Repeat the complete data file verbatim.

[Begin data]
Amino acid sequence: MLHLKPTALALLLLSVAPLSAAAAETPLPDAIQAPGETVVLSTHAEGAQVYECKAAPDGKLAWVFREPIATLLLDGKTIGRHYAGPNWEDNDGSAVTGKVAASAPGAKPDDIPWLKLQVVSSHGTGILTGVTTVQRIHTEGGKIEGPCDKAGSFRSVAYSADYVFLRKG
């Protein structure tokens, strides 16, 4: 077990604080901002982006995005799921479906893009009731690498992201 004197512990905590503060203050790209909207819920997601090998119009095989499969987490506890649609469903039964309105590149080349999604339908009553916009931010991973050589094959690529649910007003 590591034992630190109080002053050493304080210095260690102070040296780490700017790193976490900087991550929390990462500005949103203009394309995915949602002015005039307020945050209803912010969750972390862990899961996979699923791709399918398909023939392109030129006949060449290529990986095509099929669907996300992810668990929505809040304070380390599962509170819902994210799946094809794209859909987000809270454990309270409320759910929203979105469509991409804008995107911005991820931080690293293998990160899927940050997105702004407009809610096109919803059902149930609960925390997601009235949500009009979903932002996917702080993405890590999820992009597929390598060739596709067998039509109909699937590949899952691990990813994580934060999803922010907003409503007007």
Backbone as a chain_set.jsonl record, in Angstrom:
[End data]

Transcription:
Amino acid sequence: MLHLKPTALALLLLSVAPLSAAAAETPLPDAIQAPGETVVLSTHAEGAQVYECKAAPDGKLAWVFREPIATLLLDGKTIGRHYAGPNWEDNDGSAVTGKVAASAPGAKPDDIPWLKLQVVSSHGTGILTGVTTVQRIHTEGGKIEGPCDKAGSFRSVAYSADYVFLRKG
């Protein structure tokens, strides 16, 4: 077990604080901002982006995005799921479906893009009731690498992201 004197512990905590503060203050790209909207819920997601090998119009095989499969987490506890649609469903039964309105590149080349999604339908009553916009931010991973050589094959690529649910007003 590591034992630190109080002053050493304080210095260690102070040296780490700017790193976490900087991550929390990462500005949103203009394309995915949602002015005039307020945050209803912010969750972390862990899961996979699923791709399918398909023939392109030129006949060449290529990986095509099929669907996300992810668990929505809040304070380390599962509170819902994210799946094809794209859909987000809270454990309270409320759910929203979105469509991409804008995107911005991820931080690293293998990160899927940050997105702004407009809610096109919803059902149930609960925390997601009235949500009009979903932002996917702080993405890590999820992009597929390598060739596709067998039509109909699937590949899952691990990813994580934060999803922010907003409503007007």
Backbone as a chain_set.jsonl record, in Angstrom: